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Old 04-30-2013, 05:40 PM   #16
One Less Harley
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you don't need a puller, use a mig welder around the race and it pops right out. or a long punch.
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Old 04-30-2013, 08:19 PM   #17
Trials/Rider OP
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Here's whare Im at currently...I opened the manual at looked at the procedure and it shows my GS doesnt use tapered bearings. Looks almost like a normal sealed berring? The next page shows the tapered??
Can / should I upgrade to tapered bearings?
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Old 05-01-2013, 04:05 AM   #18
JZed
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R100GS Steering Bearings

Trials
As was said previously in the thread, your GS already has tapered roller bearings in the steering stem. You might be able to get by with pulling the forks, cleaning the old grease out of the bearings, applying a good wheel bearing grease to the existing bearings. The surface finish of the outer races in the steering tube on the frame will tell you if the bearings need to be replaced. Replace them if the race surface is burnished. There is probably a thread on ADV rider on that. If you get new bearings get them from your local supply house.

Take good care of your GS. They are a great machine.

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Old 05-01-2013, 06:34 PM   #19
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*update*

I got the the steering tube off the bike and found a few things....
First, the top triple clamp was loose- and probably was the source of the rattle when driving on bumpy dirts roads.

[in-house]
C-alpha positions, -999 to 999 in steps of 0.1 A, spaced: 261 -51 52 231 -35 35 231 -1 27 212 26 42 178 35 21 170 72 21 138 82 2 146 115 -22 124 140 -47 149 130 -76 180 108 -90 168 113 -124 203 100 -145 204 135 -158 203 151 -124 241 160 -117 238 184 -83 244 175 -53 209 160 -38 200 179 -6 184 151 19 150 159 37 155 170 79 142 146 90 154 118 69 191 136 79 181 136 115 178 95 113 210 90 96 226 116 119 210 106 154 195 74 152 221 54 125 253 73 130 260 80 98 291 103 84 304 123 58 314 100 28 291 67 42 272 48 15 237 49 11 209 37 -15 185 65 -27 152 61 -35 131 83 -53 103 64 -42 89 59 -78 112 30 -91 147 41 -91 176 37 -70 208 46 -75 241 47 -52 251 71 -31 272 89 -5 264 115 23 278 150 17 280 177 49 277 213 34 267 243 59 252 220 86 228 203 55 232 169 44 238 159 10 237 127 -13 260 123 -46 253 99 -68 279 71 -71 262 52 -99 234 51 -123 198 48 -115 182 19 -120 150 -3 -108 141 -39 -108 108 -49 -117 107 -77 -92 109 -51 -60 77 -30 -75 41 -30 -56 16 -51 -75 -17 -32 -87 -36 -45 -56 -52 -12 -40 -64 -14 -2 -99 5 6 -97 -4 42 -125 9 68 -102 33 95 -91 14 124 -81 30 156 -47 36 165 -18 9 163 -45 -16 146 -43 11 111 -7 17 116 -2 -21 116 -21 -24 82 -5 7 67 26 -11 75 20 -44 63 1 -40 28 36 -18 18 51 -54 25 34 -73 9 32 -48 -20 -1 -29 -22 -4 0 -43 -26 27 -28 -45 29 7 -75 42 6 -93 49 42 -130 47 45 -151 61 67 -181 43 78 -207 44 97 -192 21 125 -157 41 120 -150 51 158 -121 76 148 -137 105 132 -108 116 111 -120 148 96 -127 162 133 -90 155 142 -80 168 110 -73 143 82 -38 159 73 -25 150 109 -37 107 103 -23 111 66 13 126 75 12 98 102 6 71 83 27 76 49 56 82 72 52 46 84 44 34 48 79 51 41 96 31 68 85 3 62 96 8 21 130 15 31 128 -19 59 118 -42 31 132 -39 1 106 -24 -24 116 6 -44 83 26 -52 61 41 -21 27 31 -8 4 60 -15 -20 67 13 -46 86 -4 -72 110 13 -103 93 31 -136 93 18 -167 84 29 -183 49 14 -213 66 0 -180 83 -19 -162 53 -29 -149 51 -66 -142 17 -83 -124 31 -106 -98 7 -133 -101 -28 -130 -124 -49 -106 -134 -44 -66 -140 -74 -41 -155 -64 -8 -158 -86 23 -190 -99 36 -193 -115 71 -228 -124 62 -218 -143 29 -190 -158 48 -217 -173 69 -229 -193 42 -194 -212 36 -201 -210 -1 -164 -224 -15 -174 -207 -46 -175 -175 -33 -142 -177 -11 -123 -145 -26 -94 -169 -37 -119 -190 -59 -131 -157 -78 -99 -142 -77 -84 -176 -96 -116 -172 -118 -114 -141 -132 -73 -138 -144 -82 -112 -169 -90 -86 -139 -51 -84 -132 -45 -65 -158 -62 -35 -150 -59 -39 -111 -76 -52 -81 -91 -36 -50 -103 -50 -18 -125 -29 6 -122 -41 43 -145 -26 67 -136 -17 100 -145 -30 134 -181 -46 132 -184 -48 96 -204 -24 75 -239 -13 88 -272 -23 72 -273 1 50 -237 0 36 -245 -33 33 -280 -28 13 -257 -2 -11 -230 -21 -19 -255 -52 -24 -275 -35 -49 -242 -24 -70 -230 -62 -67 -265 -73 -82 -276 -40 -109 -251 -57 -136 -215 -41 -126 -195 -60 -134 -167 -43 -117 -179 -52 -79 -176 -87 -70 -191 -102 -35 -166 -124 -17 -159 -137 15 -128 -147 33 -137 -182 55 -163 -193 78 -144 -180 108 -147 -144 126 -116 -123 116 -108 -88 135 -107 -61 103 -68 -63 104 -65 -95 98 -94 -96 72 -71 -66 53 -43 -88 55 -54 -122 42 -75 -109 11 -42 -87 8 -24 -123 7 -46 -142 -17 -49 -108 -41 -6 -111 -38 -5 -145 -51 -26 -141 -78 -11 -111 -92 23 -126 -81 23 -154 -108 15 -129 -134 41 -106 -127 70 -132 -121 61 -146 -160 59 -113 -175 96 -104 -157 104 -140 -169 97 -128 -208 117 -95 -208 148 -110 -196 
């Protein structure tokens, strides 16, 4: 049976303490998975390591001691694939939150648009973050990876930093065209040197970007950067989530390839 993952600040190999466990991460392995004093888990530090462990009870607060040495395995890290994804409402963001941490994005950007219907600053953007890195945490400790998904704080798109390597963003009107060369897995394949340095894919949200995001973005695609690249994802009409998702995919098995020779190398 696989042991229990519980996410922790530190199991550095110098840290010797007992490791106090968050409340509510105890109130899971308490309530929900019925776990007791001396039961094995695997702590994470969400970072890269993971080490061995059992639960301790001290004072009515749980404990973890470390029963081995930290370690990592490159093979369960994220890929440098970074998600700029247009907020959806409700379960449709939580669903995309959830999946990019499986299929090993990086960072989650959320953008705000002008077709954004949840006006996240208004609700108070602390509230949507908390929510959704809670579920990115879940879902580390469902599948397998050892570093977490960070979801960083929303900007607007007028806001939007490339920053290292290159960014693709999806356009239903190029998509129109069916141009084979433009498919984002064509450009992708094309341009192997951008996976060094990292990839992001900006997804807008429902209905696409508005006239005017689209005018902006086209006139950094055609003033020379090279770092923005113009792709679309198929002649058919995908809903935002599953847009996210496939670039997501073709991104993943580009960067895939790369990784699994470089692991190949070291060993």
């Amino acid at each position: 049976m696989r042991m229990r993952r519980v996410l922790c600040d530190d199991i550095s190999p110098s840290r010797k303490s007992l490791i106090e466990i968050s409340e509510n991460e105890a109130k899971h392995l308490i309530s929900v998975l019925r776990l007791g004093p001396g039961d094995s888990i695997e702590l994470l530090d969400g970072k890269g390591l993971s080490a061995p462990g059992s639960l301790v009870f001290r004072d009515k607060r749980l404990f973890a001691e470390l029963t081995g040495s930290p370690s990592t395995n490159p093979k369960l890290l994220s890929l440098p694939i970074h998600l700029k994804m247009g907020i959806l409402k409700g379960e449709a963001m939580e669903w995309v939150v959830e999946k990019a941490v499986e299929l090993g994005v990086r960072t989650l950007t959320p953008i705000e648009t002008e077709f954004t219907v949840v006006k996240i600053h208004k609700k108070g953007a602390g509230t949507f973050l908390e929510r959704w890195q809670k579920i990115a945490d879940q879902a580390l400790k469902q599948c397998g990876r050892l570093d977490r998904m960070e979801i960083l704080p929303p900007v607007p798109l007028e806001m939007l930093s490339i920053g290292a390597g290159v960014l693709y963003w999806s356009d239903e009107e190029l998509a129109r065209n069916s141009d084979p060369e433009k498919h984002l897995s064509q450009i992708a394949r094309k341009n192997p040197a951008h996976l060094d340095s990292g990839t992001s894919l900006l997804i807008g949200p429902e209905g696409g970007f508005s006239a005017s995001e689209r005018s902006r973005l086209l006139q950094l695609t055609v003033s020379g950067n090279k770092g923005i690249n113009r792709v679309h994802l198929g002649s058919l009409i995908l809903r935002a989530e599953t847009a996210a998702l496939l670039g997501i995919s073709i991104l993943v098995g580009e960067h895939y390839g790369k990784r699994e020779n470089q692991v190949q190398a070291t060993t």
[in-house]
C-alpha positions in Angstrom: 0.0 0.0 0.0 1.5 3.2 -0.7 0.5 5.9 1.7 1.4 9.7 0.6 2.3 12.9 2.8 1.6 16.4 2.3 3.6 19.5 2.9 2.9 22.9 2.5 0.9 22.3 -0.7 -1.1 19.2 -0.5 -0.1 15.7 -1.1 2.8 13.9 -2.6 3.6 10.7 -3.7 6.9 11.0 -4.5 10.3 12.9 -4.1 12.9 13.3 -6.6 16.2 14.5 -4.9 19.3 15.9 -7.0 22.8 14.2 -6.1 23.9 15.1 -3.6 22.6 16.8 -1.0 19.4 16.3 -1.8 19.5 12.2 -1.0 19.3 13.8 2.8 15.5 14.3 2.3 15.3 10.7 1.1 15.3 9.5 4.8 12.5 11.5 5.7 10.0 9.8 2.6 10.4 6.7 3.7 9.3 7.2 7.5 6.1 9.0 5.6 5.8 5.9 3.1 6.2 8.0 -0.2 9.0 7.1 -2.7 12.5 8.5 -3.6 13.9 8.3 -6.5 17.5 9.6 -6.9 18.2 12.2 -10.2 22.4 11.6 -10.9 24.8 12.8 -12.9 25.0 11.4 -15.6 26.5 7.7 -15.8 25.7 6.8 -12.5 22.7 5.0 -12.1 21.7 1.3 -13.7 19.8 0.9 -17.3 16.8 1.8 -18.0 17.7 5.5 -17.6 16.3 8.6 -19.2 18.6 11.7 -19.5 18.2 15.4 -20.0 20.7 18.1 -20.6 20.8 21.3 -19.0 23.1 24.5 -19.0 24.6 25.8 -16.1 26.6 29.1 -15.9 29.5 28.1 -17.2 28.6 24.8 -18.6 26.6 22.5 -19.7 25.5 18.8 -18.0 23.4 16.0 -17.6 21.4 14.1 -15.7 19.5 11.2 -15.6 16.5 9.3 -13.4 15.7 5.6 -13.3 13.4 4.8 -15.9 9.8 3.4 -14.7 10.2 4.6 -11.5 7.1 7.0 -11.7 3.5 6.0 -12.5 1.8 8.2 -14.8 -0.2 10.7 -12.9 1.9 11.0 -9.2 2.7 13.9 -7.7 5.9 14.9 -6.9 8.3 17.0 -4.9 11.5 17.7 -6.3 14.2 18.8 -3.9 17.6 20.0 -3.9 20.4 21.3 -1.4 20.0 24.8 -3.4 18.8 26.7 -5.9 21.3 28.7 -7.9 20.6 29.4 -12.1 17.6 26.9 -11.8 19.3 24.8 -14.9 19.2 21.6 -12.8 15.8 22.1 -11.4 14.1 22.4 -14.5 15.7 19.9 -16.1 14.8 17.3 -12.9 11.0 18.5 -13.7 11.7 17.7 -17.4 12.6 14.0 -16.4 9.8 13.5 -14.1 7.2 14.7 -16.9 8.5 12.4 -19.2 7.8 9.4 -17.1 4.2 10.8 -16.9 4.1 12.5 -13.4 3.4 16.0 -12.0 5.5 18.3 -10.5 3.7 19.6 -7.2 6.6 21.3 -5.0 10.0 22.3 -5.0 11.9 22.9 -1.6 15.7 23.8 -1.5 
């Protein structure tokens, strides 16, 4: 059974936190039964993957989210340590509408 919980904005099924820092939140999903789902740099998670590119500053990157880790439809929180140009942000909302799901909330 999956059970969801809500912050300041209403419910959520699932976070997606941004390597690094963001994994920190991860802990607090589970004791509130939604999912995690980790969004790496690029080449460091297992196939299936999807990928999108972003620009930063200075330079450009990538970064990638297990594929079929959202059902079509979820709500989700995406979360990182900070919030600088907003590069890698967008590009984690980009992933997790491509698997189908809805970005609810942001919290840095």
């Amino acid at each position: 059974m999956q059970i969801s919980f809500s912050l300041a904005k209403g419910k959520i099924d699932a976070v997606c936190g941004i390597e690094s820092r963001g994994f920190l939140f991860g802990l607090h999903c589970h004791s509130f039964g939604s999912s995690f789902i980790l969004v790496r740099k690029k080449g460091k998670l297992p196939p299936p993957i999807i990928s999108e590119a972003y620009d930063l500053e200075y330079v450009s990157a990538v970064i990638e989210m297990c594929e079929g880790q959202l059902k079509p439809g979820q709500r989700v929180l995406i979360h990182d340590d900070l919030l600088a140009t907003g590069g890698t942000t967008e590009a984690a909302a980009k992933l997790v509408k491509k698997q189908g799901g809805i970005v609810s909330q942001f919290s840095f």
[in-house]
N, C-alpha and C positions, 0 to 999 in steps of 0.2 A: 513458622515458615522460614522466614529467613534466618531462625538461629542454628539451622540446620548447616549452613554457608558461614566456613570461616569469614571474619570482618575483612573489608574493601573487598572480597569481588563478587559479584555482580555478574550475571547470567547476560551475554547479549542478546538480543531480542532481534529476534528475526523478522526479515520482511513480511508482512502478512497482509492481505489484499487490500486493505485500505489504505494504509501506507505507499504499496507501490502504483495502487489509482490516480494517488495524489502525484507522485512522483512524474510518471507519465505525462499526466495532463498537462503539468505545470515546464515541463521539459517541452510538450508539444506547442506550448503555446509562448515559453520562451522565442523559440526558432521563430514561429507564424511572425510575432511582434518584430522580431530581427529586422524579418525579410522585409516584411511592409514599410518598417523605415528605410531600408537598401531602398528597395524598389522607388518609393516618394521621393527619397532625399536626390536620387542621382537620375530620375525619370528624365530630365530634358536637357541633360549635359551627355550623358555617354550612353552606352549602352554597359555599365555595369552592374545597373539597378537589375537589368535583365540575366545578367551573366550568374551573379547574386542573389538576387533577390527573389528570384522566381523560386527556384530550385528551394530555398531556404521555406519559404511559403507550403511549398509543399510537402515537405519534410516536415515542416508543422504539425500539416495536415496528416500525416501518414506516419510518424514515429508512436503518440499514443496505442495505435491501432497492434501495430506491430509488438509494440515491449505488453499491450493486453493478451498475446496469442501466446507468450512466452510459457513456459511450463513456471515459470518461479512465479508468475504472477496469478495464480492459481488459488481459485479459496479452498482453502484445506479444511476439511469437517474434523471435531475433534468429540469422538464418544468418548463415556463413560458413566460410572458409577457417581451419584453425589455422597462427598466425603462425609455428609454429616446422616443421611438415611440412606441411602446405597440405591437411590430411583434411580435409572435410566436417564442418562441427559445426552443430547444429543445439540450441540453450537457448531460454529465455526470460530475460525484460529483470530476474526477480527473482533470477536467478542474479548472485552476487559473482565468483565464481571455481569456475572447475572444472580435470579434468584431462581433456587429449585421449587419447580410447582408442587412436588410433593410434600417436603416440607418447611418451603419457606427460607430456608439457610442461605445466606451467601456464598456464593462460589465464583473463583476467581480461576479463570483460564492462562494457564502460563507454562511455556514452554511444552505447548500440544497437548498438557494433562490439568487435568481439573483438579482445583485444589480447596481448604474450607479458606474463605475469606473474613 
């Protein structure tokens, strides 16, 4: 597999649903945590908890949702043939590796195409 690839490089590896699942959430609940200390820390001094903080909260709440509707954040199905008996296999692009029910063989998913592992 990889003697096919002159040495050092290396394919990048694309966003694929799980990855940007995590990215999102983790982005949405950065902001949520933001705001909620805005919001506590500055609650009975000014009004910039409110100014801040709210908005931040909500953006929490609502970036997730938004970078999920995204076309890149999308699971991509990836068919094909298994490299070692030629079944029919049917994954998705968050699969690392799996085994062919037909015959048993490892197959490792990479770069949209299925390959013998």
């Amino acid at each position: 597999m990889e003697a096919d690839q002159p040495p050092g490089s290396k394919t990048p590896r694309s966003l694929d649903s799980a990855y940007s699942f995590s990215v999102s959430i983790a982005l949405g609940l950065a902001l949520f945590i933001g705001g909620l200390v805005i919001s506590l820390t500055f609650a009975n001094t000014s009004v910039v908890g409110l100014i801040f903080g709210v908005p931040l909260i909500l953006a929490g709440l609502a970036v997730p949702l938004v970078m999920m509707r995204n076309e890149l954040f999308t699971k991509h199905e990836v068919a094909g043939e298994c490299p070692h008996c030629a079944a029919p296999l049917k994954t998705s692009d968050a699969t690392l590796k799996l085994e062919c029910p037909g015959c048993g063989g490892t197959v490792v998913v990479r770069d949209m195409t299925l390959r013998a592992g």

Second, the bearings were over tightened to the point that it was difficult to turn without the weight of the tire/forks/handlebars installed.

Third, it does intact have tapered bearings.

So I cleaned everything thoroughly (lower race was cleaned on the stem without removing).

After careful examination you can discern some lines in the race with visual inspection. (see Picture)

If you feel the lower with your finger you can feel “slight” spots that resemble an octagon, but with the dry bearing pushing hard you don’t really notice this.

I’m thinking that with the weight of the tire/forks/leverage of the handlebars you’re not going to notice if I reuse this.
The only revisitation form just replacing everything is the lack of pullers/installers. I have large brass ones (punches) that I can drive the race out, just need the installers.

Thoughts?





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Old 05-01-2013, 06:40 PM   #20
bmweuro
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The bearing races look worn. You can always reassemble everything and see how it feels. The proper preload is the handlebars should fall from side to side with a little bit of resistance.
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Old 05-01-2013, 06:59 PM   #21
disston